M. K. Theodoratus, Fantasy Writer, blogs about the books she reads--mostly fantasy and mystery authors whose books catch her eye and keep her interest. Nothing so formal as a book review, just chats about what she liked. Theodoratus also mutters about her own writing progress or ... lack of it.


Monday, January 12, 2015

Writing a Good Story is All in the Details

Autumn Bones: Agent of Hel   Lucked out before the holidays. I had bought Jacqueline Carey's Autumn Bones so I had something to read while I coughed up my lungs. Turned out it was the second book in a trilogy, but the book stood on its own two feet. Found the book a delightful light read when I really didn't have much energy to keep my eyes focused. Great literature Bones isn't ... but the book did hit the spot. I remained entertained even though I first thought the storyline plodded through a bunch of miscellaneous characters.

  Yeah, I found the book dragged a bit, especially when the main character, Daisy Johansson dithered over who was going to be her boyfriend out of three potentially hot candidates. Granted the main character is young and uneasy with her dual demon/human status, but she lives in a town where the preternaturals have gathered in sort of a safe-haven created by a transported Norse goddess, Hel. In fact, Daisy's her enforcer and liaison with the mundane world.

  The problem? Daisy acts more like a fourteen-year-old with boy problems than an adult. I would of thought the Goddess Hel'd pick a more mature person as her representative.

  That caveat aside, Carey's constructed a light-hearted romp with a diverse crew of well-fleshed characters, many of whom get their moments in the sun. At about page 200, I thought she had introduced too many types of beings into her world. Various fae, preternatural, and human  had pranced across the stage. But Carey soon laid my qualms to rest as she built her storyline encounter by encounter. Seemed that the various people all had some contribution to make towards the denouement after the headstrong, mother from hell released, without any qualms, a ghostly persuader to encourage her errant, adult son to return home--whether he wanted to return or not.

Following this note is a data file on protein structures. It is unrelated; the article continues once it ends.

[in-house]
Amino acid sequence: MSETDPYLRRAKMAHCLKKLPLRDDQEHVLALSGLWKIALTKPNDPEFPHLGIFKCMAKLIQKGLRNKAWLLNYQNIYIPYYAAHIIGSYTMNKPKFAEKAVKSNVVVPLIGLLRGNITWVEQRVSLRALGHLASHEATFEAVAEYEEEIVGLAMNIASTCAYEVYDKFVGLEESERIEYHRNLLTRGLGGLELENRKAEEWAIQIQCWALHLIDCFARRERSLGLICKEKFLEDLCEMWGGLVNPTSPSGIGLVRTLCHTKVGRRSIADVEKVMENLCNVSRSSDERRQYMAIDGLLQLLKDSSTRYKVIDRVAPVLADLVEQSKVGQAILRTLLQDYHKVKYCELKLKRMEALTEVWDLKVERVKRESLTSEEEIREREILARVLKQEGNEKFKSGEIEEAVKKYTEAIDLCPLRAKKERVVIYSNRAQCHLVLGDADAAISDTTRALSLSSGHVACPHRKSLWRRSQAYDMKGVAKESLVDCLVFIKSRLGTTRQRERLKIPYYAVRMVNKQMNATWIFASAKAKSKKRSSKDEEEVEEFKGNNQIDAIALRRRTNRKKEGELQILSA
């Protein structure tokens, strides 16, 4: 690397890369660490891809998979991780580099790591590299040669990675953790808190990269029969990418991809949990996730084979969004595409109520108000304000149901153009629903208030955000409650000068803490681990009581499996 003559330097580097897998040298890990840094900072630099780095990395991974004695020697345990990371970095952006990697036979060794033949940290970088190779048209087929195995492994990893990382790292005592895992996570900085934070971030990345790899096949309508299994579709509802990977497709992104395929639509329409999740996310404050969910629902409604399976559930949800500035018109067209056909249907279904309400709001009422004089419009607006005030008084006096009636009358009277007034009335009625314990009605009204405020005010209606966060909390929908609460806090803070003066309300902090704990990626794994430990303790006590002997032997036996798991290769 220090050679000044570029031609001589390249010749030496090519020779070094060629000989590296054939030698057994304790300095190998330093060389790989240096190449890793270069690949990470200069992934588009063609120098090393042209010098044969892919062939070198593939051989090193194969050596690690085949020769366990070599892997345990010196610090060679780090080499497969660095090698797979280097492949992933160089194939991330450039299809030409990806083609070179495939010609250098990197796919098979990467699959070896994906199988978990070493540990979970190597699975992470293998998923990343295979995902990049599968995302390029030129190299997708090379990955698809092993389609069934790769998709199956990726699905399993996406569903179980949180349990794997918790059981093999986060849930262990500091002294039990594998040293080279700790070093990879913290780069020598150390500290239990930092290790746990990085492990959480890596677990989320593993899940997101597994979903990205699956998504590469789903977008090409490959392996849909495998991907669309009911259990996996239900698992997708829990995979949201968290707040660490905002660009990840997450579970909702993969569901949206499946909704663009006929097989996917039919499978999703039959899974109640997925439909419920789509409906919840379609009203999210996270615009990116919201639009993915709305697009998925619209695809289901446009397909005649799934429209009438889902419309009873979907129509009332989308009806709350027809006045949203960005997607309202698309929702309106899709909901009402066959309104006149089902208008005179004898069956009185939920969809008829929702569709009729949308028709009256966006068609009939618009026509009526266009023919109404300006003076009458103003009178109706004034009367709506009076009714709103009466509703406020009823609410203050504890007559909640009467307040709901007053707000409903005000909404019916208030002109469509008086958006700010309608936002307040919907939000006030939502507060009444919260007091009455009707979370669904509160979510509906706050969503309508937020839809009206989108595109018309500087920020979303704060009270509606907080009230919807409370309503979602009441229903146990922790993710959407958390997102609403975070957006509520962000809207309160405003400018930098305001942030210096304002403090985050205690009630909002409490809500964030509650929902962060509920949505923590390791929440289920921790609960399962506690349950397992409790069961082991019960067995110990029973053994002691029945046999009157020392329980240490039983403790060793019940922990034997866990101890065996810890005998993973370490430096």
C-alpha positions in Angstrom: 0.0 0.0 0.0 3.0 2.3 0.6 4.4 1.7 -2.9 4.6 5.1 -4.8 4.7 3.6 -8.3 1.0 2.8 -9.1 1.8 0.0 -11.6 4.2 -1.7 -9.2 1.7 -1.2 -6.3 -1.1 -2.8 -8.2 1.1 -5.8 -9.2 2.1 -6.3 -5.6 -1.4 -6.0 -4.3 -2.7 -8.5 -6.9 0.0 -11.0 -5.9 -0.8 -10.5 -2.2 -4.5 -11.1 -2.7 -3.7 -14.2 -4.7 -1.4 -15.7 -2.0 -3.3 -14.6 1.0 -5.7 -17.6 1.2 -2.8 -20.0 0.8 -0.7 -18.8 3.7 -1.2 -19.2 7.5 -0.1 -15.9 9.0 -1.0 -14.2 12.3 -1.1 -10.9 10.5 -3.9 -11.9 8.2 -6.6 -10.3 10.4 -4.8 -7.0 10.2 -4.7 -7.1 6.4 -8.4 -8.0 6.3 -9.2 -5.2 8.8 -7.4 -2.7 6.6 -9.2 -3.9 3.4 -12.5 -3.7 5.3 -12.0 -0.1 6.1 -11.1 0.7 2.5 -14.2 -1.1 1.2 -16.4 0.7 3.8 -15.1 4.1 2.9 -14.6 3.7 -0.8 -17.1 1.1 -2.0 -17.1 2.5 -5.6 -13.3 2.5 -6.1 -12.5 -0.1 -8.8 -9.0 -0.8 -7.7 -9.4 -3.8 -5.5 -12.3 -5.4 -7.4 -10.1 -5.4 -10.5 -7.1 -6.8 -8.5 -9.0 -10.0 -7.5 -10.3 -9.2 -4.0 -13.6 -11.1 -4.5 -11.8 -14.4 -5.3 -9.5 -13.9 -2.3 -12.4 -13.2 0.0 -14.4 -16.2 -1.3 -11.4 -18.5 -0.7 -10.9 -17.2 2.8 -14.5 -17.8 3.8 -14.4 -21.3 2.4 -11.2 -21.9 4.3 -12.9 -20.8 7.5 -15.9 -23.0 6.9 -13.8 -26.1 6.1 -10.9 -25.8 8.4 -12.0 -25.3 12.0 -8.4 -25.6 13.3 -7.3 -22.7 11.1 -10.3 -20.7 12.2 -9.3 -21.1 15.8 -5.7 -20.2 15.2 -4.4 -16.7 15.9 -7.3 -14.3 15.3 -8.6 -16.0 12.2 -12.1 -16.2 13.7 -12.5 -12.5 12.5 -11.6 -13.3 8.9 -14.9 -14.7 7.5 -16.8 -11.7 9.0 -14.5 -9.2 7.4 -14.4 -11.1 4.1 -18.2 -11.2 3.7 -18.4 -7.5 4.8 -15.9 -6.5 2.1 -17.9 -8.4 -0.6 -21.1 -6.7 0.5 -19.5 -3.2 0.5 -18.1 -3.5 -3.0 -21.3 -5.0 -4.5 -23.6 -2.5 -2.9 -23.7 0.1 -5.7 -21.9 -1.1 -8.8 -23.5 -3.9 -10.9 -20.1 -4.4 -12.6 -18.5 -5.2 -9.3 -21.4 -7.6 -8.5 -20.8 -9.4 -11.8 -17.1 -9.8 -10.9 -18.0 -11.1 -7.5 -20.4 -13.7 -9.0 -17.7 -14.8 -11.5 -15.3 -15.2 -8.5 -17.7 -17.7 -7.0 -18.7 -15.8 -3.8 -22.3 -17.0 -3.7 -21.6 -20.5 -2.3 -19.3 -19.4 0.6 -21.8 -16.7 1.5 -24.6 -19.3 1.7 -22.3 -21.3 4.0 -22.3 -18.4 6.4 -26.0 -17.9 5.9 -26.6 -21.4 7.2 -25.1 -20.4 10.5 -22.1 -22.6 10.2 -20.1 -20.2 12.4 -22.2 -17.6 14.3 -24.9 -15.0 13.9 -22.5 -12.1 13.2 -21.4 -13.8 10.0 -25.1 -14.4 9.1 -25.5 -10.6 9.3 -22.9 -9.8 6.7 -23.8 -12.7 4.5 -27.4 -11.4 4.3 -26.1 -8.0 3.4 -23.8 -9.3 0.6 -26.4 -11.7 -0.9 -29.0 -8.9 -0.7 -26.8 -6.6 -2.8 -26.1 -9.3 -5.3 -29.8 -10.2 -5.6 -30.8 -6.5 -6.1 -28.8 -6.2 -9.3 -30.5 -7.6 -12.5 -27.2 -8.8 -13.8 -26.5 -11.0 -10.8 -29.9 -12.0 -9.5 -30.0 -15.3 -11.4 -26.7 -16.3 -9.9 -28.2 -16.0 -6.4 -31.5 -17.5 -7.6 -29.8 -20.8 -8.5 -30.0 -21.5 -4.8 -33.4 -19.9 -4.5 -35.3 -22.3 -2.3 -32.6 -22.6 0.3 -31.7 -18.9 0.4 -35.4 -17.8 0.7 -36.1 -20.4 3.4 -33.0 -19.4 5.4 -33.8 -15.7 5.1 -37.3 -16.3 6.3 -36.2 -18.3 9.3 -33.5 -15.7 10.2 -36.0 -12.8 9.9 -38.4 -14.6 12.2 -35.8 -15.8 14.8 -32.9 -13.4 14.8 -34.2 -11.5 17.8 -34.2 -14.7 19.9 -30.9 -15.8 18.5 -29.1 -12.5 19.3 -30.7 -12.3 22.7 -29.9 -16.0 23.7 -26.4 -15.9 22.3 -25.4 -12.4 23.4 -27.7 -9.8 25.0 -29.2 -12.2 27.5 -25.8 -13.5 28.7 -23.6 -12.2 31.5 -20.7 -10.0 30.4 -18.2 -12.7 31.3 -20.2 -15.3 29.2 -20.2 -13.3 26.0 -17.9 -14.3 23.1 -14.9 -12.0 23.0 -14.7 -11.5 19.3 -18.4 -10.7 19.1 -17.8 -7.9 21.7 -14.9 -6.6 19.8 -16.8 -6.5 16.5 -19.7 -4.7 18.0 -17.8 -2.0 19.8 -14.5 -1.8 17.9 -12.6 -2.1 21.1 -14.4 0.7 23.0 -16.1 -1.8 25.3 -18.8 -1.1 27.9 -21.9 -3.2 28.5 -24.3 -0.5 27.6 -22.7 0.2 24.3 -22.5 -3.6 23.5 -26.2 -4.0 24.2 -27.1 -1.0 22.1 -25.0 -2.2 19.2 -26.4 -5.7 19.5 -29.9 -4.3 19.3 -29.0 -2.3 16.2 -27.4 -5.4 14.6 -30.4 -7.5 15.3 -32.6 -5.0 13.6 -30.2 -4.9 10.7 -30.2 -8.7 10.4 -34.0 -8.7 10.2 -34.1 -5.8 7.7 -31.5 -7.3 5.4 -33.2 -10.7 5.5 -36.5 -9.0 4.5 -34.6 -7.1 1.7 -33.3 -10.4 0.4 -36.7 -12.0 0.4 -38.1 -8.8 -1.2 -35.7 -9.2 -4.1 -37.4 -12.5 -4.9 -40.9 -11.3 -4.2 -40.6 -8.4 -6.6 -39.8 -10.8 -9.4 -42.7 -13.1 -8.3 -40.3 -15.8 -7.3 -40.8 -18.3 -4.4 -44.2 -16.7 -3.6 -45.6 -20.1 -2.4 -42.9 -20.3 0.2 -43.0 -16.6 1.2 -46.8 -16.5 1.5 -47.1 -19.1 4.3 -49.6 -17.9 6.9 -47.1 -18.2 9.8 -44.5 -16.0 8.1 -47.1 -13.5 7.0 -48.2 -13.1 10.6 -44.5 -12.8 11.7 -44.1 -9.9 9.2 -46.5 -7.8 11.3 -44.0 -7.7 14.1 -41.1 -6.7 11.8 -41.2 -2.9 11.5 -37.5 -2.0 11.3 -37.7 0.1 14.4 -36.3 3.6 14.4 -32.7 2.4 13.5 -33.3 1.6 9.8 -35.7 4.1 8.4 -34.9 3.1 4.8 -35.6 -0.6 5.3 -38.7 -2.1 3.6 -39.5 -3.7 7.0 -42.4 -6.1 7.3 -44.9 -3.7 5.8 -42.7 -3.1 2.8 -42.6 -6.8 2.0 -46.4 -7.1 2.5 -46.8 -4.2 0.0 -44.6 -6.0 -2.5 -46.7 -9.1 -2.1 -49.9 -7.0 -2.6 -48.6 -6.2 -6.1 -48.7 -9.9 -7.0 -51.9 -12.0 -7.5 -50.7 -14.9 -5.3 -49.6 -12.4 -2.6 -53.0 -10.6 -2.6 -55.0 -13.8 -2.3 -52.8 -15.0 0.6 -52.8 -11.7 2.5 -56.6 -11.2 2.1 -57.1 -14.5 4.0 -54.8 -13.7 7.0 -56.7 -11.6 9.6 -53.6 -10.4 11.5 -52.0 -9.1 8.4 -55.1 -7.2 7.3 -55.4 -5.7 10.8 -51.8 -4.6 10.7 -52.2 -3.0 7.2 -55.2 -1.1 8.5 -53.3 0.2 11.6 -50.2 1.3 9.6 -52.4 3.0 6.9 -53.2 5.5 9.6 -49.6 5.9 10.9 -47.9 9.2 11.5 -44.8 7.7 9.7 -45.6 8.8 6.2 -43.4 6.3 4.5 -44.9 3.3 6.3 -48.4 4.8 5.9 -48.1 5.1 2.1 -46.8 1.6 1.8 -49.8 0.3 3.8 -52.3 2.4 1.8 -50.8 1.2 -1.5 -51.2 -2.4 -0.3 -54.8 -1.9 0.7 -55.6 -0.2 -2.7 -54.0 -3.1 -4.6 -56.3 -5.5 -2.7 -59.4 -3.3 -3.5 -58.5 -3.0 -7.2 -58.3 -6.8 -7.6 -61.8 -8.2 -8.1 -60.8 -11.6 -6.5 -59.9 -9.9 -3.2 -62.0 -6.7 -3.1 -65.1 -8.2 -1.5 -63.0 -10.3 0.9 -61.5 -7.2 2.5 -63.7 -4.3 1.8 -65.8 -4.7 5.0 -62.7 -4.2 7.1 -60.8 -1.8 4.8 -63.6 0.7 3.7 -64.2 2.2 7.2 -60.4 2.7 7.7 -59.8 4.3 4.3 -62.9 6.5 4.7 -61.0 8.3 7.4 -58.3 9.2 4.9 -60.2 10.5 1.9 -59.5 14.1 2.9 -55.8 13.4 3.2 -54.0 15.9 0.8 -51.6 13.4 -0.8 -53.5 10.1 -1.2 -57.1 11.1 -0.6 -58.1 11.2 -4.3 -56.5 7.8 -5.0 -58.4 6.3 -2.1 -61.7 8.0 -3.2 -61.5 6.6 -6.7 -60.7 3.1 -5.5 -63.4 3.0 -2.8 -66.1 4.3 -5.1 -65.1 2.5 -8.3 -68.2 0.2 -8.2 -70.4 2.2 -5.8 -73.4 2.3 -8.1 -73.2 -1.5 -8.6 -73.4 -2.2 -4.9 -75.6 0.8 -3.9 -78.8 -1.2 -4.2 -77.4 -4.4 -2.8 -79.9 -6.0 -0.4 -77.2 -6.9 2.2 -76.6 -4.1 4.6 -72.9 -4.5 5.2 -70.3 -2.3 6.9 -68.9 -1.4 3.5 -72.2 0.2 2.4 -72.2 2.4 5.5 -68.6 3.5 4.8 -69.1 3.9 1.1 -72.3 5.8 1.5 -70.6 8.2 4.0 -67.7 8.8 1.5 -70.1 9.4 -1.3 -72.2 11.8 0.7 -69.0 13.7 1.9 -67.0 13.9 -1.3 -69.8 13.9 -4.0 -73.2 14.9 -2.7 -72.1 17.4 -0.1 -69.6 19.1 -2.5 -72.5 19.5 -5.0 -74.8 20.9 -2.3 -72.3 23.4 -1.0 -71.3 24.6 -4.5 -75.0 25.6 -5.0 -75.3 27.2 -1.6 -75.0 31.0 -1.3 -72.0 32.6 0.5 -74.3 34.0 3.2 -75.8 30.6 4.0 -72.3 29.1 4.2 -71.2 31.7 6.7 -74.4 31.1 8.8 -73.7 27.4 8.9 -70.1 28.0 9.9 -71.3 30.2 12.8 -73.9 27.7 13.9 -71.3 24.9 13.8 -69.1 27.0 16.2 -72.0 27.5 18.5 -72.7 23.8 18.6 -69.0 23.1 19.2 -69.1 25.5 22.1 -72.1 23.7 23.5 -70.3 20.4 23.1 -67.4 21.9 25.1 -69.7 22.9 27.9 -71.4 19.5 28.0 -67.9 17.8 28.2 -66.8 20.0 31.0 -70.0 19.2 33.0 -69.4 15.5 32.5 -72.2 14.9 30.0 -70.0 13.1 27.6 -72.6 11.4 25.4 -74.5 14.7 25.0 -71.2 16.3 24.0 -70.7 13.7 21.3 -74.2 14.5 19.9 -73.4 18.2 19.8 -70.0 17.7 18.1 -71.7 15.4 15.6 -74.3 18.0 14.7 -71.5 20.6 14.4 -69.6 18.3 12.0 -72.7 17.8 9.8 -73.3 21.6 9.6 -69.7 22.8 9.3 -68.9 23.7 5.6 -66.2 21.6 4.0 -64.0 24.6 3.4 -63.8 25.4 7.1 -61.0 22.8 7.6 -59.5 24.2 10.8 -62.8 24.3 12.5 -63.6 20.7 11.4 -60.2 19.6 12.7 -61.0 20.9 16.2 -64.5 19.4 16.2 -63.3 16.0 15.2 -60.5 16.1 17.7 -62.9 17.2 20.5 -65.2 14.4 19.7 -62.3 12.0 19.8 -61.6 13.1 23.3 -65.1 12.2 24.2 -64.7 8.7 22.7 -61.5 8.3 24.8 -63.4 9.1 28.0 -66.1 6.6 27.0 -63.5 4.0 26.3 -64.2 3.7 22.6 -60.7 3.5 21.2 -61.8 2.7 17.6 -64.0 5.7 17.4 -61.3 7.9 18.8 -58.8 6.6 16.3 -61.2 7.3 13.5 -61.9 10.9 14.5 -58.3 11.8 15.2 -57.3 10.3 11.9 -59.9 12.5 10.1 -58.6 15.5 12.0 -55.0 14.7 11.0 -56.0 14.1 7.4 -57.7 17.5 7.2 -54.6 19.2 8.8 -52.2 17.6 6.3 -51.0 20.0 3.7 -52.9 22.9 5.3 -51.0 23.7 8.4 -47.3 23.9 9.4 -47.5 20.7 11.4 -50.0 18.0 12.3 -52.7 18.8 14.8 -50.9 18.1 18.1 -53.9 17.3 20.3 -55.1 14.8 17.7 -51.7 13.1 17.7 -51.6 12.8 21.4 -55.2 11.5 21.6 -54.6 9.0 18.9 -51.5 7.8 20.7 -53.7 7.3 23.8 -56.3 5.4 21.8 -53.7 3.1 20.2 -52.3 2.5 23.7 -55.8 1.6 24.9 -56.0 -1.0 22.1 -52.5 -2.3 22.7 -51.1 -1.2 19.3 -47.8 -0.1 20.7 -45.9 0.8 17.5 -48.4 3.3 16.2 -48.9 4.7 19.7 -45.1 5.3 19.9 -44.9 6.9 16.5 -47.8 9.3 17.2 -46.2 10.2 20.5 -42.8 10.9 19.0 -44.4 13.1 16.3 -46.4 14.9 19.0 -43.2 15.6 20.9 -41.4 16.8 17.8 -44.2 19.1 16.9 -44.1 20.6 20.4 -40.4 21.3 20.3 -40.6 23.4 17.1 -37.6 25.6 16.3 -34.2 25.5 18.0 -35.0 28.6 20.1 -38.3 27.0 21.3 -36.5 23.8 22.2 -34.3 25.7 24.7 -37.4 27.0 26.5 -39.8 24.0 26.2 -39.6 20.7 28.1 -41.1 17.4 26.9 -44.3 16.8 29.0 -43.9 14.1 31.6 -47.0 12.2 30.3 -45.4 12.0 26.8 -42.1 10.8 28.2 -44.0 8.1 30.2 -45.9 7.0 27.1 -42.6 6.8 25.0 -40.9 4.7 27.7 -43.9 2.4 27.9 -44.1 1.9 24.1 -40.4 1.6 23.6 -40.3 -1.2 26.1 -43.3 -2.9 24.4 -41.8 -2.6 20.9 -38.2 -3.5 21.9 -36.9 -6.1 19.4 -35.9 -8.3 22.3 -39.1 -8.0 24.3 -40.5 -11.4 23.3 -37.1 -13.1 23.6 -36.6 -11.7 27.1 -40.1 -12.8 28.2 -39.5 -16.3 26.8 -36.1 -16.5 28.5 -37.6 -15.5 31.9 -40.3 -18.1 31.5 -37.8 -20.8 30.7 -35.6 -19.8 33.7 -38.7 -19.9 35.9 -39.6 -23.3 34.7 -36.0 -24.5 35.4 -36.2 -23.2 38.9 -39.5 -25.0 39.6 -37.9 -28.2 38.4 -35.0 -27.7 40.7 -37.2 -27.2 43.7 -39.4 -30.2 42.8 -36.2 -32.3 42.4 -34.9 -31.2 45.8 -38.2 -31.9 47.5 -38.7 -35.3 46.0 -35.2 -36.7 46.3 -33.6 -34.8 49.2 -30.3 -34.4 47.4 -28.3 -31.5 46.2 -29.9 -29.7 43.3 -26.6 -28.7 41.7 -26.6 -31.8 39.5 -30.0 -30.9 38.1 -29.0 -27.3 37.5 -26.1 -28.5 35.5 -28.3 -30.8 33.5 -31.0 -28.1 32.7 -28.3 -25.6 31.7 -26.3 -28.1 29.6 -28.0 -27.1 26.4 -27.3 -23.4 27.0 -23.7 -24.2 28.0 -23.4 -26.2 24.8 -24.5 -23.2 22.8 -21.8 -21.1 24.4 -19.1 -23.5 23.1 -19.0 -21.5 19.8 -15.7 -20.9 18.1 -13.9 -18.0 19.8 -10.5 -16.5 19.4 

Recommended as a light read. If you're an ardent fan of hard-hitting, supernatural chick lit and/or urban fantasy, this may not be the book for you. It skims across the genre cliches and tells a story all its own--and you don't have to read the first book in the trilogy to follow the plot line. To me, that's a plus.


   Oh, I had plans to finish some "quick, simple" things over the holidays. Even accomplished a couple of them, like got Hear That Damn Owl? published on all venues--Amazon, Nook, Smashwords, KOBO, etc. The Ghostcrow is getting beta read. But haven't even started to look for reviewers yet.

  Owl's now free on Amazon. Of course, all reviews appreciated. Do want to share a piece of my one Owl review with you. "My favorite part about this book is the vivid, visually rich writing style..."

  Perhaps the most important thing I did was to mull over my social media involvement. Seems like I spent most of last year marketing my stories. Oh, it was nice that Night for the Gargoyles was in the top ten free short stories for a while. But I didn't see much in the way of reviews from the downloads, and I definitely didn't make any money.

  Bottom line. I'm thinking of forgetting about sales and concentrate on writing. The sequel to Noticing Jamilla has been nagging ... and I'm thinking about concentrating on that. Anyone care for Demon Eyes?

  One thing playing with all the Andor stories has done: clarified my ideas about the demons stalking Andor.

  Oh, There Be Demons was rejected by a couple publishers over the holidays. I'm submitting it in a lackadaisical fashion. I think Curiousity Quills is next in line to send me a rejection letter. Bottom line, though, I've decided I really don't want to bother tracking a bunch of publisher and/or agent submissions ... so I'll be sending it out when I'm not sending Dark Solstice Turning Point or Bad Luck Emma out. The strange part? All three book manuscripts aren't a bad read even if they aren't marketable.
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